There are obstacles and problems that the government will need to address in the upcoming months while policymakers engage in negotiations and detailed planning. Critics of the proposal point to the government’s substandard history of addressing healthcare concerns. The Rashitriya Swasthya Bima Yojana (RSBY) program which the NHSP replaces represents an example of poor mismanagement. Although it similarly aimed to insure poor families for health service, a study found that the RSBY, due to “low enrollment, inadequate cover and lack of coverage for outpatient costs,” failed to bring down out-of-pocket expenditures for its targeted audience. Additionally, the NHPS is not India’s first experiment with cash-transfer programs. The Health Protection Scheme was also announced in 2016 to provide health overage of up to 100,000 rupees per family, but was ultimately never funded. These failings all represent concerns that the Indian government will need to consider and account for, and raise doubts regarding the success and implementation of the new program.
Additionally, health experts question the comprehensiveness of the program. For example, they note that NHPS does little for preventative care, and neither addresses nor solves any of the root causes of poor health conditions. NHPS also covers only secondary and tertiary services, for patients on referrals or consultative care. The lack of initiatives regarding primary care, the first and most generalized stop for medical treatment, raises concerns—weak primary services leave open the possibility of overloading the NHPS and disproportionately draining resources from the health budget, ultimately weakening primary care services. In essence, the NHPS seems to address only part of the healthcare concerns rather than take a multifaceted approach to fully to deal with all the problems of the current public health situation.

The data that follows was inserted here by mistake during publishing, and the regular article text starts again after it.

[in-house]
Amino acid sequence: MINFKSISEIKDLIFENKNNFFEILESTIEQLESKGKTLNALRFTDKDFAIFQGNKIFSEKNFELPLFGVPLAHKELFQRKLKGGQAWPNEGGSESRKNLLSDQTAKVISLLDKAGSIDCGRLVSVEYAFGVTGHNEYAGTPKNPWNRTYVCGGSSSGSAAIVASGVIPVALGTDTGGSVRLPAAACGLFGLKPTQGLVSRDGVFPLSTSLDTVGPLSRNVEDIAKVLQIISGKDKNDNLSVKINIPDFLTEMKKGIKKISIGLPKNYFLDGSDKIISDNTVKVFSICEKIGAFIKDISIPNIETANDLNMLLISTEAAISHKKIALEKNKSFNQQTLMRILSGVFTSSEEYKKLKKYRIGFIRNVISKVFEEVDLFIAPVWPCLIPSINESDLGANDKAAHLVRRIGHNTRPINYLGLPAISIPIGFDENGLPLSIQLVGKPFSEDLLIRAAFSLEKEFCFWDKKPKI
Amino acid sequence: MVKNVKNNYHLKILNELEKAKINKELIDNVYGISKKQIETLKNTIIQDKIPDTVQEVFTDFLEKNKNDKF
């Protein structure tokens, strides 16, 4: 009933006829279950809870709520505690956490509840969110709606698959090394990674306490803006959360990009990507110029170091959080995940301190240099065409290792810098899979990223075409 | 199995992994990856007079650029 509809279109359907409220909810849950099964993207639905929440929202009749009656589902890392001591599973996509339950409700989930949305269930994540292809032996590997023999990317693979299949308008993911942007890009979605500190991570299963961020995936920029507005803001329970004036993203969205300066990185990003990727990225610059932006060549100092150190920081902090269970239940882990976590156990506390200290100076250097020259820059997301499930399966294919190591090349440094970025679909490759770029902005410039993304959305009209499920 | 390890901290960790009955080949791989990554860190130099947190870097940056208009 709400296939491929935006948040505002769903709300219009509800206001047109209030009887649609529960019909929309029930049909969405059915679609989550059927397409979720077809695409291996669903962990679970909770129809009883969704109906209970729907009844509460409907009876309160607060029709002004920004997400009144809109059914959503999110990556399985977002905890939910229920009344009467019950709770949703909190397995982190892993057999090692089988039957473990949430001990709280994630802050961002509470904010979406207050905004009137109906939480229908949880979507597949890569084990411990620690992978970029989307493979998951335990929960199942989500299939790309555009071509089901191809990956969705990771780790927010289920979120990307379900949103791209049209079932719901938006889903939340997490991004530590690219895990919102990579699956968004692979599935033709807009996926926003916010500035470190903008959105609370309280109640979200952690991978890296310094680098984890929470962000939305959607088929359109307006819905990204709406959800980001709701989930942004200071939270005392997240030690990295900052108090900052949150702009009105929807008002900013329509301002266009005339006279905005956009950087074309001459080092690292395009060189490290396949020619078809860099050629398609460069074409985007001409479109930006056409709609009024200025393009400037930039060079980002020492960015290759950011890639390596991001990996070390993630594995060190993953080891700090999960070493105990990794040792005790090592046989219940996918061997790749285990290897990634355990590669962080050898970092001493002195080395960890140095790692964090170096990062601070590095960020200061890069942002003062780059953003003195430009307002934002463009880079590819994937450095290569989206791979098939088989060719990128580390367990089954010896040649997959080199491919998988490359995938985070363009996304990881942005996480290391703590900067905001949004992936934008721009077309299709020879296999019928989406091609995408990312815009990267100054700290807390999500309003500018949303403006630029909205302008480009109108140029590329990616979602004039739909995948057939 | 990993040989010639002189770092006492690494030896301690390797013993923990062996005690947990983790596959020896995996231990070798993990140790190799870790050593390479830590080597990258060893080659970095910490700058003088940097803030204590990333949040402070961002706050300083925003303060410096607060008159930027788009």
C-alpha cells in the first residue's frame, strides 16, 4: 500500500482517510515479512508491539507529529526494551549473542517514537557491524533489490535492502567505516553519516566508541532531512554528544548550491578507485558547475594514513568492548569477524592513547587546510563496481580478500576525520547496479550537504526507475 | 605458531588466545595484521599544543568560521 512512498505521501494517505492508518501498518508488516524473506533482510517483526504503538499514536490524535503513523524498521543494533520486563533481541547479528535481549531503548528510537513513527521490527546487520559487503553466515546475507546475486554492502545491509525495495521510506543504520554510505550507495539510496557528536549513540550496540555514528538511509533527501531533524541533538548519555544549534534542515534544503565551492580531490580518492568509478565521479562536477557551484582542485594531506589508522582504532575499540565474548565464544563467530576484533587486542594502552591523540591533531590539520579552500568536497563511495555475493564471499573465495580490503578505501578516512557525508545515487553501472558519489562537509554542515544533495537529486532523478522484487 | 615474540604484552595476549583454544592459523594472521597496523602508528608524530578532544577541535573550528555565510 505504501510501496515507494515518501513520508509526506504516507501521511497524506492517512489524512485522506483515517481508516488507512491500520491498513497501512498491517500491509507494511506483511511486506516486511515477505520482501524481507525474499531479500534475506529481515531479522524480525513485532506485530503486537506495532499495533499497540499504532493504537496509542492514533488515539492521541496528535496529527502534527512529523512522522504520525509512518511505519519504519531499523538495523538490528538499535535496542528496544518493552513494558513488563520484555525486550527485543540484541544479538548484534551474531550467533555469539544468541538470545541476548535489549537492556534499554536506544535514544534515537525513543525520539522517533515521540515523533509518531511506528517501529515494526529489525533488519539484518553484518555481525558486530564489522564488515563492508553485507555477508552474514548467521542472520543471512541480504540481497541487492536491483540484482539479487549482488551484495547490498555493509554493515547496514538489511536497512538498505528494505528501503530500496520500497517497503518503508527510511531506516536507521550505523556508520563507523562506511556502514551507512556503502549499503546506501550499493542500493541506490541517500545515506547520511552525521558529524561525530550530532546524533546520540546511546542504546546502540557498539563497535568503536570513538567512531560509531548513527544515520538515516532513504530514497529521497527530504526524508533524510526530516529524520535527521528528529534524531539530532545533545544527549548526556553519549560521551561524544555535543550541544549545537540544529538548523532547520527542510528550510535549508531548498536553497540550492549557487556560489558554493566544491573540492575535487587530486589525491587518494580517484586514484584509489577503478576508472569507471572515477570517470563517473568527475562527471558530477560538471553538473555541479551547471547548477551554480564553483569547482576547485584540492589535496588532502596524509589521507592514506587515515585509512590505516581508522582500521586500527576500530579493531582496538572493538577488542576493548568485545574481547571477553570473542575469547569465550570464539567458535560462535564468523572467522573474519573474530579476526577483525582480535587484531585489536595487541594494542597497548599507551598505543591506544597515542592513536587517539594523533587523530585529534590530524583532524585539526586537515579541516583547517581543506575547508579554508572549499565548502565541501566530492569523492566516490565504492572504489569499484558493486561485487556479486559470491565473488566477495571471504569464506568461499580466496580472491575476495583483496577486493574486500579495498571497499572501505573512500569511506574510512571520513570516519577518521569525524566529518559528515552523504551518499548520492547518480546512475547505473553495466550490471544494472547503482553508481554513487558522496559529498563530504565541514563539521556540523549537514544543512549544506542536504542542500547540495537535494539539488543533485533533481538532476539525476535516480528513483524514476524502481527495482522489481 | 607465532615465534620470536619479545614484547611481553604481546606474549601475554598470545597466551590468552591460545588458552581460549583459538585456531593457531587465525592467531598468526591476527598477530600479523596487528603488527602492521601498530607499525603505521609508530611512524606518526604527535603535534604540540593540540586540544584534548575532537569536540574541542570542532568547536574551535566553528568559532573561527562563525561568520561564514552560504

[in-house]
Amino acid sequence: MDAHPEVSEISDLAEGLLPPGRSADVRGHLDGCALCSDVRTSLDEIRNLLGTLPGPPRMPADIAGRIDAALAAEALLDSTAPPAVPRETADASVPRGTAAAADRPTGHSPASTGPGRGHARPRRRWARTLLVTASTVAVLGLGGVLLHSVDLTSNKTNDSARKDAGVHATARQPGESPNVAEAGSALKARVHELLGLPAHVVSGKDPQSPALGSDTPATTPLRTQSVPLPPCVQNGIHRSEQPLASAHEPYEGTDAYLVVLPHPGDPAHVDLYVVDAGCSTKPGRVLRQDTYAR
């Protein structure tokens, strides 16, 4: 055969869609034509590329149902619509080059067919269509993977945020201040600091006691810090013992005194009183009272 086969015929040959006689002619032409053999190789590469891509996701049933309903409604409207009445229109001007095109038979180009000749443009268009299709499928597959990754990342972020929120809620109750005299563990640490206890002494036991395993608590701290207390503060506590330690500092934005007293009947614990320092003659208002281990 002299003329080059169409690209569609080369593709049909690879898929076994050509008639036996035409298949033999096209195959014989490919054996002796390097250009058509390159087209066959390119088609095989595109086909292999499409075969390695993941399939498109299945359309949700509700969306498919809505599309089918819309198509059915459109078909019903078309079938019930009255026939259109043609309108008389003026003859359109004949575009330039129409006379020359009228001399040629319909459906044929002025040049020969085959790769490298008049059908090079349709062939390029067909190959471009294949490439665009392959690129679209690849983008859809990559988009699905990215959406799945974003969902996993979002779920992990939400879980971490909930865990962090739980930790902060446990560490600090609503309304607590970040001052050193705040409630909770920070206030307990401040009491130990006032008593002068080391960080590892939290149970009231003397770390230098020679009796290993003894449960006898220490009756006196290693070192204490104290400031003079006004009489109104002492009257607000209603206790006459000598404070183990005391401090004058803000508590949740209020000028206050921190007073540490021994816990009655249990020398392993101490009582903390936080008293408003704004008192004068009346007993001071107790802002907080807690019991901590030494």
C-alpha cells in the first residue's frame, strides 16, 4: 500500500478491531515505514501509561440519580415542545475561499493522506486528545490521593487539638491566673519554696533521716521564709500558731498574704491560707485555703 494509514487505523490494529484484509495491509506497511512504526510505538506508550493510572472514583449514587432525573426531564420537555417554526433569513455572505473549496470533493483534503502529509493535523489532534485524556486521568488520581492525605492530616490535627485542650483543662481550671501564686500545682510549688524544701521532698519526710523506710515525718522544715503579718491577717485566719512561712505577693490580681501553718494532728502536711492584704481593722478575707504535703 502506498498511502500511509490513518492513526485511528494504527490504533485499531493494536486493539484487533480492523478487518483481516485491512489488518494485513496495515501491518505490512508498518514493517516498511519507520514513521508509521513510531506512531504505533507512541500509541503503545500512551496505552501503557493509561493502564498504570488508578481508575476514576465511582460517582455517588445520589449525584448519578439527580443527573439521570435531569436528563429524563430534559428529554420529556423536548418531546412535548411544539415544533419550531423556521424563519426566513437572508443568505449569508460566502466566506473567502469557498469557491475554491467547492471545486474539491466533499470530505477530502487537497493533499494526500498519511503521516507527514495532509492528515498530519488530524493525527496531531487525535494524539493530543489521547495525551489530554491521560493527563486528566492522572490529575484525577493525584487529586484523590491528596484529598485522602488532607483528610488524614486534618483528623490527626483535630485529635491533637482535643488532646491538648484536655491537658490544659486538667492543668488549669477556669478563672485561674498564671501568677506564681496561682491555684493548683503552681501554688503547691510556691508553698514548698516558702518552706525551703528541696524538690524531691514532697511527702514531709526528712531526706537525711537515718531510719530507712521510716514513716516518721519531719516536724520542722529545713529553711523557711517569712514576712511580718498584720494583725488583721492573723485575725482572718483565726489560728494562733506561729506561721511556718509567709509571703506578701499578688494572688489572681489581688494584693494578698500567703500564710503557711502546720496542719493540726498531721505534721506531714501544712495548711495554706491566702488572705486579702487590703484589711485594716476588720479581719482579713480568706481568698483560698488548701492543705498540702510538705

NHPS depends substantially upon state cooperation, with states themselves responsible for the deliverance of service for those within the program. States with preexisting health programs are expected to integrate their system with the central government’s proposal. For a pan-Indian initiative such as the NHPS, cooperative federalism is a necessity for making the project viable through ensuring conditions such as the transferability of coverage between states. A national healthcare program which does not incorporate and resolve state differences would fail to address one of the core issues with Indian healthcare: the variance of quality between states. The heavy burden on states, however—they are expected to make up 40 percent of the program funding—may disincentive wealthier states to participate and exacerbate the variance in coverage quality. West Bengal, for example, has opted out entirely, setting a dangerous precedent. The Chief Minister Mamata Banerjee referenced Bengal’s current free hospitalization and medical treatment policies, stating that there was no need in spending more funds on a separate program with the same aim.
The NHPS is a step toward a universal healthcare system in a country that desperately needs one. Government conversations are taking place for the next few months trying to determine exact eligibility standards and details, and half a billion Indians wait with bated breaths to see how the policy system will manifest to address concerns and expectations.